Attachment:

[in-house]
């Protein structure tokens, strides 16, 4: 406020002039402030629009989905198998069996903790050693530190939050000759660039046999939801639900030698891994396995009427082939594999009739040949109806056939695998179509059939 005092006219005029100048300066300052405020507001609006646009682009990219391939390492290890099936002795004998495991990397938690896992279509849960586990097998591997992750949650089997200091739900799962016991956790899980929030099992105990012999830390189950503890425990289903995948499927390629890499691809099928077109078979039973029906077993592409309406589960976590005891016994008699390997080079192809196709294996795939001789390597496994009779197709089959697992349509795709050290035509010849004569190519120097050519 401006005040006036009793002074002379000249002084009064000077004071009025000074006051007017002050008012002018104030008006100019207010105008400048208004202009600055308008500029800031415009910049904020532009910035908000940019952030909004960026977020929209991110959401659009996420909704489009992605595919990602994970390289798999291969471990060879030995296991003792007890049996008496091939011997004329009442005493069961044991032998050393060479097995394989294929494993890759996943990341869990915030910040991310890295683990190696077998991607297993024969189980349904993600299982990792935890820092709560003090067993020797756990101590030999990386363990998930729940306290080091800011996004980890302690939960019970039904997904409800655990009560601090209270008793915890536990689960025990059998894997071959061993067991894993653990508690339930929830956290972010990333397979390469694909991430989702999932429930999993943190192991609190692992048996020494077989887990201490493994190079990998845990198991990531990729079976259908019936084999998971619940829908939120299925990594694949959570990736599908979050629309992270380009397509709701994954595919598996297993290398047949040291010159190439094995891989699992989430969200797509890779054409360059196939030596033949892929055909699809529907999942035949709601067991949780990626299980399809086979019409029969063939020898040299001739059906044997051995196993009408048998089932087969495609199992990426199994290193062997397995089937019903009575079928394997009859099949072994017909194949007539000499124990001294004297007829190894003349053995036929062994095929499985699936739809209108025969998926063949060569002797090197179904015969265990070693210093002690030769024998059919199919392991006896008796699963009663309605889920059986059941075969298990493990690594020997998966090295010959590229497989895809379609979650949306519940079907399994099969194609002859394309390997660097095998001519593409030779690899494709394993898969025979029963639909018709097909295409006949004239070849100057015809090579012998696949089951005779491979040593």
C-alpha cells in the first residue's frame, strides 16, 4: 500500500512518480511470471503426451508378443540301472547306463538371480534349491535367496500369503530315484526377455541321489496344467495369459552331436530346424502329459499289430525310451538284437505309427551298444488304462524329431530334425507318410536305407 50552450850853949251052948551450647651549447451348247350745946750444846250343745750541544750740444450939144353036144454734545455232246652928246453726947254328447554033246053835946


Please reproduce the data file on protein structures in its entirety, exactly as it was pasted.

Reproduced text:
[in-house]
């Protein structure tokens, strides 16, 4: 406020002039402030629009989905198998069996903790050693530190939050000759660039046999939801639900030698891994396995009427082939594999009739040949109806056939695998179509059939 005092006219005029100048300066300052405020507001609006646009682009990219391939390492290890099936002795004998495991990397938690896992279509849960586990097998591997992750949650089997200091739900799962016991956790899980929030099992105990012999830390189950503890425990289903995948499927390629890499691809099928077109078979039973029906077993592409309406589960976590005891016994008699390997080079192809196709294996795939001789390597496994009779197709089959697992349509795709050290035509010849004569190519120097050519 401006005040006036009793002074002379000249002084009064000077004071009025000074006051007017002050008012002018104030008006100019207010105008400048208004202009600055308008500029800031415009910049904020532009910035908000940019952030909004960026977020929209991110959401659009996420909704489009992605595919990602994970390289798999291969471990060879030995296991003792007890049996008496091939011997004329009442005493069961044991032998050393060479097995394989294929494993890759996943990341869990915030910040991310890295683990190696077998991607297993024969189980349904993600299982990792935890820092709560003090067993020797756990101590030999990386363990998930729940306290080091800011996004980890302690939960019970039904997904409800655990009560601090209270008793915890536990689960025990059998894997071959061993067991894993653990508690339930929830956290972010990333397979390469694909991430989702999932429930999993943190192991609190692992048996020494077989887990201490493994190079990998845990198991990531990729079976259908019936084999998971619940829908939120299925990594694949959570990736599908979050629309992270380009397509709701994954595919598996297993290398047949040291010159190439094995891989699992989430969200797509890779054409360059196939030596033949892929055909699809529907999942035949709601067991949780990626299980399809086979019409029969063939020898040299001739059906044997051995196993009408048998089932087969495609199992990426199994290193062997397995089937019903009575079928394997009859099949072994017909194949007539000499124990001294004297007829190894003349053995036929062994095929499985699936739809209108025969998926063949060569002797090197179904015969265990070693210093002690030769024998059919199919392991006896008796699963009663309605889920059986059941075969298990493990690594020997998966090295010959590229497989895809379609979650949306519940079907399994099969194609002859394309390997660097095998001519593409030779690899494709394993898969025979029963639909018709097909295409006949004239070849100057015809090579012998696949089951005779491979040593």
C-alpha cells in the first residue's frame, strides 16, 4: 500500500512518480511470471503426451508378443540301472547306463538371480534349491535367496500369503530315484526377455541321489496344467495369459552331436530346424502329459499289430525310451538284437505309427551298444488304462524329431530334425507318410536305407 50552450850853949251052948551450647651549447451348247350745946750444846250343745750541544750740444450939144353036144454734545455232246652928246453726947254328447554033246053835946